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A guide to 10 private streets in Toronto

Posted by Chris Bateman / May 6, 2014

toronto private streetAccording to Joan Clos, the head of the United Nations' human settlements program, gated communities - private urban enclaves with security cameras and in some cases a guard at the entrance - are becoming more common in the U.S., South America, and South Africa, a trend which breeds hostility, he says. For the most part, Toronto hasn't bought into the twitchy habit of private living, but there are several subtle non-public enclaves within the city.

The vast majority of Toronto's "private" streets are access roads on private property. Hart House and King's College circles on the University of Toronto campus make the list, for example. Many others are part of condominium developments, like Annex Lane near Bloor and Spadina and Agnes Lane off Queen just before Greenwood.

There are a few surprises, however. Some of the streets that run through St. James Town are technically private, including portions of Ontario Street and St. James Avenue. Station Street between Simcoe and York streets in the downtown core is private property, too. In total, there are about 600 streets or access roads that are designated non-public by the City of Toronto.

Here are some of the more interesting ones.

(A note to would-be flâneurs: These streets are all on private property and access is entirely at the discretion of the landowner. Though some streets welcome visitors (or at least don't make a fuss when a reporter shows up with camera) others might not welcome the presence of outsiders. Proceed with caution.)

PERCY STREETtoronto private streetLittle Percy Street runs south off King, just east of Sumach, in a dog-legged kink that ends abruptly against the Richmond Street off-ramps from the Don Valley Parkway. The "Republic of Percy," as it's known by its residents, is not on a street that's owned by the city as and, as a result, residents pay for their own garbage pick-up, snow clearing, and sewer maintenance.

Percy Street was laid out by between 1885 and 1890 by property developer James Quinn, and its two-up-two-down mansard roof homes belonged to mainly to workers at the nearby distillery and breweries. Its history is full of stories of bootlegging and other shady activities. In 1988, workers renovating the home of former resident Cindy Wilkey found $50,000 in depression-era Bank of Canada bills behind a false ceiling. These days the street is much more down to earth.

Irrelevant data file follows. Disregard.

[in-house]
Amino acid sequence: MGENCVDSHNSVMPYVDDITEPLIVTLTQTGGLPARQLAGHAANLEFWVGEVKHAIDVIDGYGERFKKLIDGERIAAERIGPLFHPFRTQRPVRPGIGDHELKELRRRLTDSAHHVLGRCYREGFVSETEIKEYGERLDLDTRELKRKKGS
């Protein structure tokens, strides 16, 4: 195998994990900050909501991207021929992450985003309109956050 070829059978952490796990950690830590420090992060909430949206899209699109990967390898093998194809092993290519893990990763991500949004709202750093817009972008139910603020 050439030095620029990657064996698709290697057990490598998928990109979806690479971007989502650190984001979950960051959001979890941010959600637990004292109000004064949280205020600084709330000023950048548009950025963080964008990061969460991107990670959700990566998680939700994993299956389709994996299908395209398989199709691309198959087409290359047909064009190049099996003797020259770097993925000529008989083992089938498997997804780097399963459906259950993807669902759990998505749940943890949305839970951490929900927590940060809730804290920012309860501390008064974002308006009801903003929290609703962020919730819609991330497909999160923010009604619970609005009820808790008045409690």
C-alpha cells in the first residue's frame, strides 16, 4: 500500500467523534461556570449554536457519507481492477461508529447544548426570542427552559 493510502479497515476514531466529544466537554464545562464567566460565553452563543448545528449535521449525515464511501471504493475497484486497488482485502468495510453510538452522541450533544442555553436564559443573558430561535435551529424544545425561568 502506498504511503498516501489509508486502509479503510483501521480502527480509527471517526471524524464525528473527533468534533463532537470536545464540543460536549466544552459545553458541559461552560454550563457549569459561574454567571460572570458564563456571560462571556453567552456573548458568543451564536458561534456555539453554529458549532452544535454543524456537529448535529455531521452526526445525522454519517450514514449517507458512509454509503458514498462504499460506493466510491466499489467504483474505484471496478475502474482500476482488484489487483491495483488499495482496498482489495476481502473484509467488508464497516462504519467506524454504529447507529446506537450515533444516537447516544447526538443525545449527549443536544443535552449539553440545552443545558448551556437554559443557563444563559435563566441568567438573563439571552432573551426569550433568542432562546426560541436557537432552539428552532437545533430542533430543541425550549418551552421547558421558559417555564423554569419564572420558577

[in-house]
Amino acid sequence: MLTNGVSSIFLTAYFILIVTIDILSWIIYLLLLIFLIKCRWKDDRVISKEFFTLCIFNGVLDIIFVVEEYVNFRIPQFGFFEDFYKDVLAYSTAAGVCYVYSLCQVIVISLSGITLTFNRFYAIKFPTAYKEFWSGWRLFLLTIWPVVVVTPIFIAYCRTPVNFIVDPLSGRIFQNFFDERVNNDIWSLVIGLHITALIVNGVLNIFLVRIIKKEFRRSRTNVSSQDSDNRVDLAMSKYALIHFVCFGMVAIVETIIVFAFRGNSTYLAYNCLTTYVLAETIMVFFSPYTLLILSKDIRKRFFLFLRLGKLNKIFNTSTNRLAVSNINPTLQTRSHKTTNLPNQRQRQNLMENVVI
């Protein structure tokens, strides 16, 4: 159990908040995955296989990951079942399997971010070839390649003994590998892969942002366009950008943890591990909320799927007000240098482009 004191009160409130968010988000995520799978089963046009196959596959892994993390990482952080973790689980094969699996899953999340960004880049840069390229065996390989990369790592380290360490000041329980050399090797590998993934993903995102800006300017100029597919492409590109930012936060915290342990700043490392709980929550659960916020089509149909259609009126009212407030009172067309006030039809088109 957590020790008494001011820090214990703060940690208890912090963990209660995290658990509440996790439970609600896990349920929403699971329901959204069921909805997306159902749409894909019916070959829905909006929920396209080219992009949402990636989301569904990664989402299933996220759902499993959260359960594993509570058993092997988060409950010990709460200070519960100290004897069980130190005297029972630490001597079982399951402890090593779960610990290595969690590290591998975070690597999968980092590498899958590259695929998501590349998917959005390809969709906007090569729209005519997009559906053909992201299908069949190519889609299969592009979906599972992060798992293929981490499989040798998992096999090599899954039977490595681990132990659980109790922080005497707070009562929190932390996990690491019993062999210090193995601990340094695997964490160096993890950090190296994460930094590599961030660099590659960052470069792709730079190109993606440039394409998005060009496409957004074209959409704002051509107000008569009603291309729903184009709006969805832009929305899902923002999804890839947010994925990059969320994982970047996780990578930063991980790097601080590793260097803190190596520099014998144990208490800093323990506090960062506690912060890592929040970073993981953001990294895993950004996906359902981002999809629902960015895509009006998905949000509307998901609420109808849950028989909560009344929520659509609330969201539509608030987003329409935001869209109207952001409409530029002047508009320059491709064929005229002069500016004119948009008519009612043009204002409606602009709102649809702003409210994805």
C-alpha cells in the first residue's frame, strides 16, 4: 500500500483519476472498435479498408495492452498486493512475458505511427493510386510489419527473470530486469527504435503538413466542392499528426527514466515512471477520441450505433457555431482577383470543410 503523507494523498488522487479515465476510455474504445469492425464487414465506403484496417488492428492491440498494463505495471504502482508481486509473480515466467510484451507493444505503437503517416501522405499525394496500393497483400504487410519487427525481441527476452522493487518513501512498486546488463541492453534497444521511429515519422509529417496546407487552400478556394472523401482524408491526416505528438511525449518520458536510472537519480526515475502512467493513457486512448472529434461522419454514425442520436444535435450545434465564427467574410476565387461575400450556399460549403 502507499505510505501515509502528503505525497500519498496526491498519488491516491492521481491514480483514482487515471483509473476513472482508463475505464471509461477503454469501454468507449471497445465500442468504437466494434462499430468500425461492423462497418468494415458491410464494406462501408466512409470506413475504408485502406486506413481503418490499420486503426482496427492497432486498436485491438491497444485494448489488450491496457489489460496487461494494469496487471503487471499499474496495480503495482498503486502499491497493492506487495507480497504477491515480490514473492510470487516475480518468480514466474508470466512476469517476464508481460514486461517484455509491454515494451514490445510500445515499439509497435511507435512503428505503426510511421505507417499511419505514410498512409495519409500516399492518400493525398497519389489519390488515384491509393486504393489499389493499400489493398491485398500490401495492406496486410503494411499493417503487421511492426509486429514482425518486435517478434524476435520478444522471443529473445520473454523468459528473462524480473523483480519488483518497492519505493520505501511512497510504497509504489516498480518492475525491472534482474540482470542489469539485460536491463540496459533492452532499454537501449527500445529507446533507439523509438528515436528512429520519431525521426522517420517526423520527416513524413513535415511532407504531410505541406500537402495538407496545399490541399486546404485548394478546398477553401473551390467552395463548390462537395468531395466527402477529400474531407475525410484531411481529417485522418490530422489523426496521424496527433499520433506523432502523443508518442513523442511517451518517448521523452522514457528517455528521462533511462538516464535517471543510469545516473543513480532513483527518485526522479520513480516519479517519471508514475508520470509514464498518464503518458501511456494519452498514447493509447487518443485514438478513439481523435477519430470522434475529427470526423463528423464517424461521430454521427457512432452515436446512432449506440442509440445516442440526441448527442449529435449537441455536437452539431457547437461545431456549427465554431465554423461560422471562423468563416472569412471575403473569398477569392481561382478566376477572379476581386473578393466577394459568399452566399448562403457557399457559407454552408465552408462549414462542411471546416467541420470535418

BISLEY STREET

Disguised as an unpaved service road off Verral Avenue near Queen and Carlaw, Bisley St. is actually home to a secret little row of brick homes that date back to the 1880s, when it seems access was made directly from Queen. The homes do not have a back yard and share a rear wall with a cluster of houses that face Verral. The only thing that betrays the existence of this weird private strip is a recently installed blue-and-white street sign.

ALPHA AVENUEAlpha Avenue Toronto

Hidden away in north Cabbagetown, Alpha Ave. could be a cousin of Percy Street. Its rare collection of unadulterated 19th century cottages hark back to the neighbourhood's working class roots. As if to illustrate the upward trend in local housing prices, Nos. 1 and 3, which were knocked together to make one big house, were on the market for $985,000 in 2010.

The street was laid out some time between 1884 and 1890, but it's not clear where the unusual name comes from. Alpha is the first letter of the Greek alphabet but there is no Beta or Gamma or Delta avenues in the city. Similarly, just off Broadview, First Avenue exists without a Second Street (it was demolished along with the old YMCA.) Alpha Avenue, it seems, is one of one.

ELMSLEY PLACE

The mansions of Elmsley Place, a street on the University of Toronto campus named for a former Chief Justice of Upper Canada who owned the land and bothered his colleagues by quoting Latin, is probably close to what most people imagine a private street should look like: it has a gated entrance, a collection of massive red brick homes, and the distinct scent of old money, but Elmsley is actually entirely owned by the University of Toronto.

It was one of the city's first subdivisions in 1892, home to professional and managerial families, but in 1920, during the extension of Bay Street north to Davenport Road, the city ended up having to cede the street following a legal dispute with St. Michael's College. In 2007, the four homes on the west side of Elmsley - the Gilson, Maritain, McCorkell, and Sullivan houses - underwent a $4 million renovation.

MELBOURNE PLACEtoronto private streetMelbourne Place is tough to find if you're not looking for it. Accessed between two houses on Melbourne Street, southwest of Queen and Dufferin, the short dead-end street is lined with seven gorgeous English Mews-style Victorian terraced homes. Like Percy Street and Alpha Avenue, Melbourne Place is listed as private, meaning that it's technically off limits to the general public although there are no signs warning off potential visitors.